But it is his office which most clearly shows the Chris Kelly style. Sited at an extreme corner of the main building, the room housed the water storage tank in the days when the place was a typewriter factory with a sprinkler system to put out fires.
When you go in, you can’t see a desk. His work station is behind a partition, and is a fairly narrow shelf which of necessity prevents a build -up of paperwork. ‘This way I can keep my own bits and pieces out of sight, and no-one can see the clutter. (By any normal standards, there is none.)
‘In this trade there’s a lot of good upside-down readers’, he quipped. If anyone comes in to see him, they meet over a businesslike table, although there are leather armchairs, too.
Some trucks were ready for August 1 registration, but not as many as last year, as supply fell frustratingly behind demand
A couple of impressionist prints by Lavery are on the wall. They’re Roger Stevens’ taste,’ (group marketing manager) he said.
Kelly plans to· put in similar work stations for his managers. ‘It’s the trend at the minute, but I think it’s very good.’ It gives people peace to concentrate on the job, he said.
Kelly’s next development at West Bromwich will be a major redevelopment of the site, which will bring the supermarket concept to the UK truck industry, by the end of ’88. There will be a complete range of t ruck maintenance and repair services on site, with facilities for drivers collecting, delivering, or waiting for a truck.
But most innovative of all, will be a parts ‘supermarket’, where customers will literally be able to pick parts off shelves. Keltruck aims not only to have a full Scania range, but trailer parts, and other components and accessories. He won’t be following the Multipart line, though, and offering parts for Scania’s competitor marques.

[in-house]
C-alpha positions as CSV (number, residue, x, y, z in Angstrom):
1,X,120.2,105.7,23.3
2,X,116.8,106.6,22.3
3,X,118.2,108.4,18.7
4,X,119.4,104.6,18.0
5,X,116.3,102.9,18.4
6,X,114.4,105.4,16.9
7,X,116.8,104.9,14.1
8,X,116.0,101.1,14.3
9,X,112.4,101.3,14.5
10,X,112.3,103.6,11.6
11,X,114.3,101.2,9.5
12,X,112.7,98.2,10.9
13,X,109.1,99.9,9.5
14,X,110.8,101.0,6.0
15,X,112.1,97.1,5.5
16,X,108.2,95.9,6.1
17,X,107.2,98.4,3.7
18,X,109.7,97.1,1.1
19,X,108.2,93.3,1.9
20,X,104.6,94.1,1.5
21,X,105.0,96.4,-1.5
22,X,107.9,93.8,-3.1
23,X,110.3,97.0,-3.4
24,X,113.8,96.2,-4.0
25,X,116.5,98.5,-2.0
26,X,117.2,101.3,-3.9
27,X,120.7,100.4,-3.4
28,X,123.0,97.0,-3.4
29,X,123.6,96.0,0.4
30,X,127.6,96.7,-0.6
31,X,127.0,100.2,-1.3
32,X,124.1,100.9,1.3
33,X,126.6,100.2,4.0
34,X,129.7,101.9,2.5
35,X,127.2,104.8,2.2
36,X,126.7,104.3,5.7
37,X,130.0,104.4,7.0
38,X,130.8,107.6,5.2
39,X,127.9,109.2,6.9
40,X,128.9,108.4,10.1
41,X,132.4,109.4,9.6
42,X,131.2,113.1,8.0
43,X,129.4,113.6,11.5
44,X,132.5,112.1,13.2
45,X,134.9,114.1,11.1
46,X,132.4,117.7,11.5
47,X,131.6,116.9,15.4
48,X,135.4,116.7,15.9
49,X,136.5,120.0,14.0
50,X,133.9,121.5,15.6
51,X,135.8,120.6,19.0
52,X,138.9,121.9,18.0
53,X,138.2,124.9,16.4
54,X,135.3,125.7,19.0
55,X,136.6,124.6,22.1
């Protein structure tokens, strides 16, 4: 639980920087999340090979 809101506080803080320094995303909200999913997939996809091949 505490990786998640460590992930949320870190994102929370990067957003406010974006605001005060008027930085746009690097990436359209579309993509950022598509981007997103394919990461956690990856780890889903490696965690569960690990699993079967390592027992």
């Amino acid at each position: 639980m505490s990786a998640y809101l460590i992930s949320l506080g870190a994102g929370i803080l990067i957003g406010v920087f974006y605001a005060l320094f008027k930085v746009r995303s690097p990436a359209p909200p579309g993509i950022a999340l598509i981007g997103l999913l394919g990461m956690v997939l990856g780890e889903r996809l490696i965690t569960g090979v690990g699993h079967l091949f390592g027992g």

‘There are quite a few places like that in the States, but there are only two or three in Europe, and there are none in Britain.’
Before that, Keltruck will open an out let in Stoke-on-Trent, to compete with other heavy truck dealers in the area. The site will be open by the end of the year, he said.
The Ashridge courses help to give a vision of where the industry is going, and where a dealer’s business can fit in to it, Kelly said. He’ll take the group onto the USM to enjoy the benefits he’s worked for, and to raise cash to expand the business both internally and through acquisition.
So Kelly will be keeping an eye out for business opportunities associated with trucks. Tm not into property.’ Business development has already taken him back into contract haulage, which he said has been a natural progression from truck contract hire, and which in turn was developed from truck retailing.
He has bought several haulage firms, in one case to turn round a traditional general haulage operation running older lorries to a new, streamlined firm, working on contract.
‘I like the word contract,’ he said, ‘it’s got some future to it. It means the work isn’t here today, gone tomorrow.
‘The traditional market for purchasing of trucks is declining substantially,’ he said. Operators are increasingly looking for fixed prices. A new breed of businessman is coming into haulage, and looking carefully at the cost of use of trucks.